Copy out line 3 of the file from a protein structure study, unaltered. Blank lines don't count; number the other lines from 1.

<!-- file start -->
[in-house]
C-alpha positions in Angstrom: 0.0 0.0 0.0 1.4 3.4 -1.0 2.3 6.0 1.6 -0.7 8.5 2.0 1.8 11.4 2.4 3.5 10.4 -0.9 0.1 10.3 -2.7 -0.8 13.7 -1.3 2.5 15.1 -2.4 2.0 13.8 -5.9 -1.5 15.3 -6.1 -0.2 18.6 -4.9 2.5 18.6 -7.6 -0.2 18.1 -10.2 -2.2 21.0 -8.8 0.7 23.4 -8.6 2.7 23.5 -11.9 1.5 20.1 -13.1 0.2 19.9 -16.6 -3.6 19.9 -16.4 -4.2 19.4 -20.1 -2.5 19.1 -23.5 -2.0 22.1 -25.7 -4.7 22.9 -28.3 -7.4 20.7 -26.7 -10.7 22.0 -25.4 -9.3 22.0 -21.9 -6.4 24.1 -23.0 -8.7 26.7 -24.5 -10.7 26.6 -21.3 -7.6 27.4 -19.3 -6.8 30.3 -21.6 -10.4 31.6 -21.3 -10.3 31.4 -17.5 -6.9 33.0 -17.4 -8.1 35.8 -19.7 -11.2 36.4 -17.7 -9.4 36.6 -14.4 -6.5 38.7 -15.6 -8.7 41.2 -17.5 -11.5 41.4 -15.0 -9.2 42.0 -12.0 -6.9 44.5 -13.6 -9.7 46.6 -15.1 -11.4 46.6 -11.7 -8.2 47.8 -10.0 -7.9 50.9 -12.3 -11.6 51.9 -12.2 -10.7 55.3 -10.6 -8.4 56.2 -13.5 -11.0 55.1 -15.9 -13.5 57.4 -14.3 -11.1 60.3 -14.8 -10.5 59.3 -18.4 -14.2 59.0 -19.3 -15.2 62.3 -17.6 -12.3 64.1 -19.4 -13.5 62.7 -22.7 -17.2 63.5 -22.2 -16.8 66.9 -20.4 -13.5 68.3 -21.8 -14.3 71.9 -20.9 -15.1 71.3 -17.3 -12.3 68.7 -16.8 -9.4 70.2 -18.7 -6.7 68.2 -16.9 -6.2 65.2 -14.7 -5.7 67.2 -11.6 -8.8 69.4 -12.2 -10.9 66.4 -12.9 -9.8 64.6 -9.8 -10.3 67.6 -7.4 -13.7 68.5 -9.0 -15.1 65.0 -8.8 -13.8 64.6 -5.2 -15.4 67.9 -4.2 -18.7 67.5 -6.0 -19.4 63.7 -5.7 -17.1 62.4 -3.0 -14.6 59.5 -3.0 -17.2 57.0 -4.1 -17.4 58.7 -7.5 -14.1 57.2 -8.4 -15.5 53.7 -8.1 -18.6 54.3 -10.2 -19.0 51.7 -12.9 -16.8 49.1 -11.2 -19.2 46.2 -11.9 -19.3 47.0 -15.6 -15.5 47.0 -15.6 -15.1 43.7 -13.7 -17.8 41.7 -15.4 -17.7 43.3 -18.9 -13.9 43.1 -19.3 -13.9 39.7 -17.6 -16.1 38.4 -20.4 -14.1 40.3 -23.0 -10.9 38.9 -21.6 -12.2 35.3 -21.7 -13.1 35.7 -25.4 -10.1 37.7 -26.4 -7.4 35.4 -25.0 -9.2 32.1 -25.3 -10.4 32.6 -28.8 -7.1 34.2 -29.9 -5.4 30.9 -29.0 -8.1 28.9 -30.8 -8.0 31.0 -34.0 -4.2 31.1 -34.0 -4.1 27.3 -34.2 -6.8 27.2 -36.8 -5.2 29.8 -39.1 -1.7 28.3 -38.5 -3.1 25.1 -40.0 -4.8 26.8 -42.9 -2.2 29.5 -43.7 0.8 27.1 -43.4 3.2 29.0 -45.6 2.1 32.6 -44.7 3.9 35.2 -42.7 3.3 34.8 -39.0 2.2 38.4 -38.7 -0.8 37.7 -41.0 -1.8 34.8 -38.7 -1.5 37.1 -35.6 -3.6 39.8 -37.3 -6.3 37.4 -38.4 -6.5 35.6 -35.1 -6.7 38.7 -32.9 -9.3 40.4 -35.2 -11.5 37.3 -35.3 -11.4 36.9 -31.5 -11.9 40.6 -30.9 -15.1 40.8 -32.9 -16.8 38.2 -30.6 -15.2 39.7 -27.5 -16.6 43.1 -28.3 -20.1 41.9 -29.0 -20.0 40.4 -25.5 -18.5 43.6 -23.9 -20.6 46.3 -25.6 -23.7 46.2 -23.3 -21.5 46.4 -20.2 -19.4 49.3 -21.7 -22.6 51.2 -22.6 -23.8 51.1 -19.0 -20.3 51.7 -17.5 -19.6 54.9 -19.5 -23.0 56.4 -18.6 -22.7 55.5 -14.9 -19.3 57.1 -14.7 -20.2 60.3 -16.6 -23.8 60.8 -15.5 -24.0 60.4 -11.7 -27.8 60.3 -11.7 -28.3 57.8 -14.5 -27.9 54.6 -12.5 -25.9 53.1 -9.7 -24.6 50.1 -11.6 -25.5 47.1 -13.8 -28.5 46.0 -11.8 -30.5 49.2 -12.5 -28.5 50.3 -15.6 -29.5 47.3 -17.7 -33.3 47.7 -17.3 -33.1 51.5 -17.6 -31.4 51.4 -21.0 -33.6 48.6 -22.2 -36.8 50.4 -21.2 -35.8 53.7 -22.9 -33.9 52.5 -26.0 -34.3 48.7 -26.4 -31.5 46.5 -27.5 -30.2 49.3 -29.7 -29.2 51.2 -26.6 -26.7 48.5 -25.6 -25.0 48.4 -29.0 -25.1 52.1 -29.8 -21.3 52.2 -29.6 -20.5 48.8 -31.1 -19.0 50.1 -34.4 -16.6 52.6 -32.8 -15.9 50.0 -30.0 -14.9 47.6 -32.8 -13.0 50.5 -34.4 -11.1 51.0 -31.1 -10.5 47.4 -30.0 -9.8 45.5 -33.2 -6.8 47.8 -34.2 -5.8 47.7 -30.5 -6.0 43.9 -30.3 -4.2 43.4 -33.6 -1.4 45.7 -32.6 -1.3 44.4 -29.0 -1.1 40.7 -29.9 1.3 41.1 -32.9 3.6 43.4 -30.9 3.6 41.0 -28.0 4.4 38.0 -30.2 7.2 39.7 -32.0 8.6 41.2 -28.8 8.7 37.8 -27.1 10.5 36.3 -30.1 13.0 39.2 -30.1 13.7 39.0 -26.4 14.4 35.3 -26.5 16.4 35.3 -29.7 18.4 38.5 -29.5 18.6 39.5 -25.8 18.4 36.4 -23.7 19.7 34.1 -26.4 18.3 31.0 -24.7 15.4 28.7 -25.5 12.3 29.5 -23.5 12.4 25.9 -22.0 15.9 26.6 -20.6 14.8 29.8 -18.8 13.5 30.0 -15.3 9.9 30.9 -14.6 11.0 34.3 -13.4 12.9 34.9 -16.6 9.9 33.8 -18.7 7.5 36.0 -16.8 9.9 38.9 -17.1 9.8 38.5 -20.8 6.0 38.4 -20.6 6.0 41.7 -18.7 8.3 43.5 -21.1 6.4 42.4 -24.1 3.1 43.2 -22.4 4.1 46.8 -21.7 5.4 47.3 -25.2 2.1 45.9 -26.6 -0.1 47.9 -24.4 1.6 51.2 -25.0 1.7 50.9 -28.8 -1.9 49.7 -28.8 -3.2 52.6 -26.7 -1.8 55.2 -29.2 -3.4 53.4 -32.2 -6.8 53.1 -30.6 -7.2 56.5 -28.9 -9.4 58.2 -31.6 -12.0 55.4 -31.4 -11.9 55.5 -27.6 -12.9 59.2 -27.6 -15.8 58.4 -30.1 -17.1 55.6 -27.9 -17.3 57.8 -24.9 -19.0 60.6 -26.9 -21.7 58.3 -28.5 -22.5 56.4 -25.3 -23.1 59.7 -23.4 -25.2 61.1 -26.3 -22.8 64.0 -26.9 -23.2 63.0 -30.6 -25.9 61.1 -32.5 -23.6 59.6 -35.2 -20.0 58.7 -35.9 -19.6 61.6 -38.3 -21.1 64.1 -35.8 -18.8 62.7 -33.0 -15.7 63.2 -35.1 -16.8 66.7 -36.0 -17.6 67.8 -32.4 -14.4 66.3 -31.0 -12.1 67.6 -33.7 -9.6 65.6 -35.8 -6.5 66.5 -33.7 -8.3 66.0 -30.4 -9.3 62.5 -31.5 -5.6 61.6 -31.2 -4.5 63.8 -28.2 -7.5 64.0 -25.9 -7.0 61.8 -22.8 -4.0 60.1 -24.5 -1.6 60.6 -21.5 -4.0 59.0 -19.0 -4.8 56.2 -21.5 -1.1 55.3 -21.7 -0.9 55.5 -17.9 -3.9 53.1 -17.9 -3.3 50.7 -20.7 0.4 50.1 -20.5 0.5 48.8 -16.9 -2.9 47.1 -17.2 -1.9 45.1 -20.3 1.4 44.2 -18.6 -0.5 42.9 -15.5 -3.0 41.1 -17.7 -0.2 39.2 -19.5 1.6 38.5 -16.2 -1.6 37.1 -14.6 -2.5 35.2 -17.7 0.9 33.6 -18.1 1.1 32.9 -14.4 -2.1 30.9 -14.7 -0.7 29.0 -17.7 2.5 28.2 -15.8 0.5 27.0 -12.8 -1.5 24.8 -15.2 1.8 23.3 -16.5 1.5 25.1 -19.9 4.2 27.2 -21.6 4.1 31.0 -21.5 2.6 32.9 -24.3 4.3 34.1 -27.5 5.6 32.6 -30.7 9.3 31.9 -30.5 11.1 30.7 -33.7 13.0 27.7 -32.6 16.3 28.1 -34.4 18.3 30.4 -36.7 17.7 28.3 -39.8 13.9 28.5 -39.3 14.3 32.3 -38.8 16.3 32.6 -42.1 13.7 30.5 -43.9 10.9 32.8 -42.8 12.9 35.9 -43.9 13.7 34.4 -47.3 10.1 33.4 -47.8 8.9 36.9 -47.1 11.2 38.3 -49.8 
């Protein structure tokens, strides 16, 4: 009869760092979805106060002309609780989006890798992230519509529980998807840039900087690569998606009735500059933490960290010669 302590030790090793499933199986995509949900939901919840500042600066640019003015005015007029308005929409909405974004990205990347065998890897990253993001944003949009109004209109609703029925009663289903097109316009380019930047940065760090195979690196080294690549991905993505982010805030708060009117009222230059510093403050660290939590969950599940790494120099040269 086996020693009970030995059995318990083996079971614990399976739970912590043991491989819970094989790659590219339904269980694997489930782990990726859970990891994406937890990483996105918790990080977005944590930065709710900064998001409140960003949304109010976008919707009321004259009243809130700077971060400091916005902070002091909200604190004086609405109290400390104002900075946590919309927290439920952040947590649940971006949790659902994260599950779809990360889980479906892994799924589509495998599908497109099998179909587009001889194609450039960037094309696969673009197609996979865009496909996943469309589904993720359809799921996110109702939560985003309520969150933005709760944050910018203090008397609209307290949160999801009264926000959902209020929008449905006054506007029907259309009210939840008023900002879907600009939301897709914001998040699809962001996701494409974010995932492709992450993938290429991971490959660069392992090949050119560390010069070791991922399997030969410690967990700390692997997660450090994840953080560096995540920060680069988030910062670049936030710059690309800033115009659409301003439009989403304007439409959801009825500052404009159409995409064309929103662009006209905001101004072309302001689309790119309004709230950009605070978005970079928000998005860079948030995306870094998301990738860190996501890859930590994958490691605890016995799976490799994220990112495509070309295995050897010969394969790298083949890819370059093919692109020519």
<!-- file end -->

């Protein structure tokens, strides 16, 4: 009869760092979805106060002309609780989006890798992230519509529980998807840039900087690569998606009735500059933490960290010669 302590030790090793499933199986995509949900939901919840500042600066640019003015005015007029308005929409909405974004990205990347065998890897990253993001944003949009109004209109609703029925009663289903097109316009380019930047940065760090195979690196080294690549991905993505982010805030708060009117009222230059510093403050660290939590969950599940790494120099040269 086996020693009970030995059995318990083996079971614990399976739970912590043991491989819970094989790659590219339904269980694997489930782990990726859970990891994406937890990483996105918790990080977005944590930065709710900064998001409140960003949304109010976008919707009321004259009243809130700077971060400091916005902070002091909200604190004086609405109290400390104002900075946590919309927290439920952040947590649940971006949790659902994260599950779809990360889980479906892994799924589509495998599908497109099998179909587009001889194609450039960037094309696969673009197609996979865009496909996943469309589904993720359809799921996110109702939560985003309520969150933005709760944050910018203090008397609209307290949160999801009264926000959902209020929008449905006054506007029907259309009210939840008023900002879907600009939301897709914001998040699809962001996701494409974010995932492709992450993938290429991971490959660069392992090949050119560390010069070791991922399997030969410690967990700390692997997660450090994840953080560096995540920060680069988030910062670049936030710059690309800033115009659409301003439009989403304007439409959801009825500052404009159409995409064309929103662009006209905001101004072309302001689309790119309004709230950009605070978005970079928000998005860079948030995306870094998301990738860190996501890859930590994958490691605890016995799976490799994220990112495509070309295995050897010969394969790298083949890819370059093919692109020519």